A healthy calf is a priority at the farm. Veal calves have special animal health needs as young calves have not developed a strong defense system and are more prone to challenges associated with stress. By working with the farm veterinarian to create a sound herd health program in conjunction with providing proper nutrition, access to water, and a safe and comfortable environment, farmers can prevent disease, and provide the best opportunity for timely diagnosis and response to any herd health challenge.

Veal farmers have an ethical obligation to provide each animal with appropriate quality care through each stage of life. This is best achieved by establishing on-farm programs and training that seek to maximize animal health while minimizing stress and disease. Timely and appropriate response to treating sickness or disease is important. Veal farmers work directly with a veterinarian to develop a comprehensive herd-health program. This enables veal farmers to provide quality animal care, prevent disease and determine the best option for addressing any animal health concern.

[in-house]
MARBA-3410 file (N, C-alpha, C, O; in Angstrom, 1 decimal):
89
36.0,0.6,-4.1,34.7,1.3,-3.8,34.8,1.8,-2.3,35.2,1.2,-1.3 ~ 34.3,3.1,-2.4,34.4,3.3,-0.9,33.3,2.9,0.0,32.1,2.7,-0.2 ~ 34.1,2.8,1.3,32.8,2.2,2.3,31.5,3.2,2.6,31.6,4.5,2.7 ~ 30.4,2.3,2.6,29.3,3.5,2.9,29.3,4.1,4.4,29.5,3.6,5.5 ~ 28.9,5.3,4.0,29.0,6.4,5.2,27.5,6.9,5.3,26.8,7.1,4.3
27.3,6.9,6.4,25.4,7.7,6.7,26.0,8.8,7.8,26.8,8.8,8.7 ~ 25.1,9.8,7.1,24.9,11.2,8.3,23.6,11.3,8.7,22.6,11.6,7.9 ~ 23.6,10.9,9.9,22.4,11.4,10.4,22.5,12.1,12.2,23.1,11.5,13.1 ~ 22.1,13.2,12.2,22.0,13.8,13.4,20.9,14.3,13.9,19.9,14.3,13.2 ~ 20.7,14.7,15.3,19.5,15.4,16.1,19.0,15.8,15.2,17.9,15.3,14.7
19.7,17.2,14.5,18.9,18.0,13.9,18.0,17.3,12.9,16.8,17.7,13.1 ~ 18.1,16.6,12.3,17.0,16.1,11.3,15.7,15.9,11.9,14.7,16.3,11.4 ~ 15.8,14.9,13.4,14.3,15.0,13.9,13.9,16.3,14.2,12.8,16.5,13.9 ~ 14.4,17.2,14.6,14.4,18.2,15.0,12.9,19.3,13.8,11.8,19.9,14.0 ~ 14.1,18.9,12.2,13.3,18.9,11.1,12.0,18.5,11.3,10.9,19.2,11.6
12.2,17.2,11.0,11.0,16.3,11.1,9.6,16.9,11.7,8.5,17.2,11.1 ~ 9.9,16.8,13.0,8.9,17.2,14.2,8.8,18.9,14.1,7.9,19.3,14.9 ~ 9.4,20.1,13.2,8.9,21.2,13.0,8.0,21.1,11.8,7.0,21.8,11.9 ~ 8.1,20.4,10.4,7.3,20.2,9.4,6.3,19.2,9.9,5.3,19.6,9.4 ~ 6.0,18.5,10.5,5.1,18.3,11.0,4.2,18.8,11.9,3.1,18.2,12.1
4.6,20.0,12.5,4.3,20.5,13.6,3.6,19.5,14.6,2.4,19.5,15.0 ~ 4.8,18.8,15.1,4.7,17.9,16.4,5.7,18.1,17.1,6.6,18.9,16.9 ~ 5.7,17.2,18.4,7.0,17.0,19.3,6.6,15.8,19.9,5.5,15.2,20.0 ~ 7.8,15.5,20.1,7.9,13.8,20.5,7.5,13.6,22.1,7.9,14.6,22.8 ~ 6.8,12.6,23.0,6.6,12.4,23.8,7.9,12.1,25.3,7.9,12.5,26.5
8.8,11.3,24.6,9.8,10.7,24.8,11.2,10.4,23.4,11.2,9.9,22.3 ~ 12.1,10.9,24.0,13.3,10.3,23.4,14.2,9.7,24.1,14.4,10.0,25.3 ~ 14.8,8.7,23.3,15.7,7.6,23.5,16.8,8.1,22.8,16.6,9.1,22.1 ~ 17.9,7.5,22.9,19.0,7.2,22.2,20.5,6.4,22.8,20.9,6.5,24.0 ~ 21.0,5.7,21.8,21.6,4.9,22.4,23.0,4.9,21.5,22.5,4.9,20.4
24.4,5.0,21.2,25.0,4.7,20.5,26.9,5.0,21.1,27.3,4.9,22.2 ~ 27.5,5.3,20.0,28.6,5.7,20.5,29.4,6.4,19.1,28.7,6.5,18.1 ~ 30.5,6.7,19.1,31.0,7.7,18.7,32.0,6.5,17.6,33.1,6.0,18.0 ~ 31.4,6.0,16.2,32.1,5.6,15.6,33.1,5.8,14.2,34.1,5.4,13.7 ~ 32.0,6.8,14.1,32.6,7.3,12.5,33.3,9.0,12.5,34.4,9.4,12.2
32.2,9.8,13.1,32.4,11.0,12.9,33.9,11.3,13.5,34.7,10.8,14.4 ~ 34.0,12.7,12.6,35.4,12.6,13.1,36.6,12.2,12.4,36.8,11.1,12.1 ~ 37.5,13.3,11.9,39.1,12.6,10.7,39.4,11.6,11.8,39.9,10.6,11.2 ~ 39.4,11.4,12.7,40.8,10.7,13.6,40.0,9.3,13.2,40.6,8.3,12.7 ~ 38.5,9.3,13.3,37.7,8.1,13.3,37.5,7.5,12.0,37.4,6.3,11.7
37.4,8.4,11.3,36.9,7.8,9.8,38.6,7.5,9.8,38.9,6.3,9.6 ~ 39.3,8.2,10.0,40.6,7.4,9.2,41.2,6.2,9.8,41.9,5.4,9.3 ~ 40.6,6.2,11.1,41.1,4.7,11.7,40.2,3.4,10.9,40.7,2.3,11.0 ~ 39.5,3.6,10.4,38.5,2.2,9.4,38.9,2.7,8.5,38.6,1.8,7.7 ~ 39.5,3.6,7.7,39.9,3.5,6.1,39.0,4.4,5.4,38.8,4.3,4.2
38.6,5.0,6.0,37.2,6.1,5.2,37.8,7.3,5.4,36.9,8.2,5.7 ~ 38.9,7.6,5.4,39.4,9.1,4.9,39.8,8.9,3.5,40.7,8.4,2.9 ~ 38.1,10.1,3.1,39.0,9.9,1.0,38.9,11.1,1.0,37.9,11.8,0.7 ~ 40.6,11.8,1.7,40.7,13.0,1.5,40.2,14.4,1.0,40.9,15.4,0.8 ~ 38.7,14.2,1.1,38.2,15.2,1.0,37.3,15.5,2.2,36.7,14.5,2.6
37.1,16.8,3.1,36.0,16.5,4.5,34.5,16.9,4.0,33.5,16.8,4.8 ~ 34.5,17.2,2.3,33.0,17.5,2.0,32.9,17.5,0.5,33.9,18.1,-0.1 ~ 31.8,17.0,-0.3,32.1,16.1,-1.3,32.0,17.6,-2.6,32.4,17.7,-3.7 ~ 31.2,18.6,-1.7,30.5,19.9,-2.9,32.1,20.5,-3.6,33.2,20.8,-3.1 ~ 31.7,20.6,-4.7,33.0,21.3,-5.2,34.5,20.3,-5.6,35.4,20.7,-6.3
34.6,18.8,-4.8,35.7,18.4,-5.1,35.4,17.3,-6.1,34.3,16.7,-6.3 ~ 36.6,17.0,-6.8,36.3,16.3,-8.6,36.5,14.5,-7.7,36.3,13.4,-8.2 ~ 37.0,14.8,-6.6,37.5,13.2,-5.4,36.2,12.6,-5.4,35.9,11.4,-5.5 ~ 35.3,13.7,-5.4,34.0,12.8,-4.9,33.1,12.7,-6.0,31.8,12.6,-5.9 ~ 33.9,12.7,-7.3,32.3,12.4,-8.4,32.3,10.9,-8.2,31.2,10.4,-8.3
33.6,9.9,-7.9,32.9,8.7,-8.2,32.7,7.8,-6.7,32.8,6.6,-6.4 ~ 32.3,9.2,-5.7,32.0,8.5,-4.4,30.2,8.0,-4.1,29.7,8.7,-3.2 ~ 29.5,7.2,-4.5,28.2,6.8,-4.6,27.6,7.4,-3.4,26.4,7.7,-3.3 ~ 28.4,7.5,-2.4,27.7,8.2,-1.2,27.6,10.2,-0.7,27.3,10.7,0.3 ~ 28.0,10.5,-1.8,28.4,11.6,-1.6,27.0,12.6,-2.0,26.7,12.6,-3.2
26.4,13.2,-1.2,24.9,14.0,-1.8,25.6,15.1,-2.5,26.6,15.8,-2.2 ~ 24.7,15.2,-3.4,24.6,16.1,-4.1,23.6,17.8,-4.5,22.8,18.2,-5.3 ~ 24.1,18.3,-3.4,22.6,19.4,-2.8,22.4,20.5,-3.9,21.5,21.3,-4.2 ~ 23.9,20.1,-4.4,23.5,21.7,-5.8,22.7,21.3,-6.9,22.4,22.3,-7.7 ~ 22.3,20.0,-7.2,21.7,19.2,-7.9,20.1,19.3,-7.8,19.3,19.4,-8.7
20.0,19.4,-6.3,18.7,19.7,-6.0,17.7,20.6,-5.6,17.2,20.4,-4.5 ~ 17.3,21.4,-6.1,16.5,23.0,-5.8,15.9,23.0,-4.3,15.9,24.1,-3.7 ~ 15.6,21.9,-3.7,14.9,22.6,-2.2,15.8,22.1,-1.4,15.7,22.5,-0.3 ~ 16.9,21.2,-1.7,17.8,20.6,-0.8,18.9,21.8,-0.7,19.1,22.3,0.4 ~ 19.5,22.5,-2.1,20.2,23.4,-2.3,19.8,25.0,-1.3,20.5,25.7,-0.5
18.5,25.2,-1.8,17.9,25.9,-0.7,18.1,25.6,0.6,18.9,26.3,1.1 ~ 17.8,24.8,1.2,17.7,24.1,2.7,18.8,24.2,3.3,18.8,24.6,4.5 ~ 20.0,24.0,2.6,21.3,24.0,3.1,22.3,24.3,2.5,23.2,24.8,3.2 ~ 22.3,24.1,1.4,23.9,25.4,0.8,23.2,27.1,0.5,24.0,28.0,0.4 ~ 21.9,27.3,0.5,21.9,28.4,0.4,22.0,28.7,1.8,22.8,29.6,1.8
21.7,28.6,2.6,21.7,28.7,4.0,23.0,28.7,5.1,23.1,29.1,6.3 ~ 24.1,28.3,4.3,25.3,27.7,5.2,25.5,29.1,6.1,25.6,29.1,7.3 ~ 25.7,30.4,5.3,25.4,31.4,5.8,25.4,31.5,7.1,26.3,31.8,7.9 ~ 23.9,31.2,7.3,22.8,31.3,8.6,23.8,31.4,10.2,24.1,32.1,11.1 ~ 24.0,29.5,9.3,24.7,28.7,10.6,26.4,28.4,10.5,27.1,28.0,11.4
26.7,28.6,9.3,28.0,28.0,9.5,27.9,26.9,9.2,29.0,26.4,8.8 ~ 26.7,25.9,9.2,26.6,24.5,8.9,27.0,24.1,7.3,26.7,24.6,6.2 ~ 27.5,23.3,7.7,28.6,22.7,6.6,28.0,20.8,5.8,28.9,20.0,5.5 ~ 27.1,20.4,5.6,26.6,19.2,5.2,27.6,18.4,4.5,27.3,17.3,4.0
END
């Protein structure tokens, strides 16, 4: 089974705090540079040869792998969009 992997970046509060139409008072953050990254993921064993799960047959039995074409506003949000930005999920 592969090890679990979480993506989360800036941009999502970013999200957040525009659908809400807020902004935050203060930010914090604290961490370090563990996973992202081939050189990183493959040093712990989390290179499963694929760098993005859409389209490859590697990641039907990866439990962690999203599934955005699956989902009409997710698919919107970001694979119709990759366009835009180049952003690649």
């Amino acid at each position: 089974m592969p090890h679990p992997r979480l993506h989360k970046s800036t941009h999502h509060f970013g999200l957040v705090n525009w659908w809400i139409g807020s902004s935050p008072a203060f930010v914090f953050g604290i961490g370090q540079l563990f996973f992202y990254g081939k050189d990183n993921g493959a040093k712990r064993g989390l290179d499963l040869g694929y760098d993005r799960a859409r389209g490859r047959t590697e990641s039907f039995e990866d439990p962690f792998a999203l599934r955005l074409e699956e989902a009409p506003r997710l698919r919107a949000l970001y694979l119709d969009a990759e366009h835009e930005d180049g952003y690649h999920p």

To diagnose, treat and manage herd health, farmers establish a veterinarian/client/patient relationship (VCPR) with a licensed veterinarian. A valid veterinarian-client-patient relationship is one in which:

  1. A veterinarian has assumed the responsibility for making medical judgments regarding the health of (an) animal(s) and the need for medical treatment, and the client (the owner of the animal or animals or other caretaker) has agreed to follow the instructions of the veterinarian;
  2. There is sufficient knowledge of the animal(s) by the veterinarian to initiate at least a general or preliminary diagnosis of the medical condition of the animal(s); and
  3. The practicing veterinarian is readily available for follow-up in case of adverse reactions or failure of the regimen of therapy. Such a relationship can exist only when the veterinarian has recently seen and is personally acquainted with the keeping and care of the animal(s). 


Best Practices for Calf Care

Most dairy farmers might not think of themselves as playing a key role in the veal industry, but they do. The efforts of dairymen with new born calves that enter the veal market are significant. Veterinarian, Dr. Marissa Hake, works exclusively with milk-fed veal calves, and offers best practices for calf care.  Hake says the same principles for heifer calf care also apply to calves that are headed to the beef or veal markets.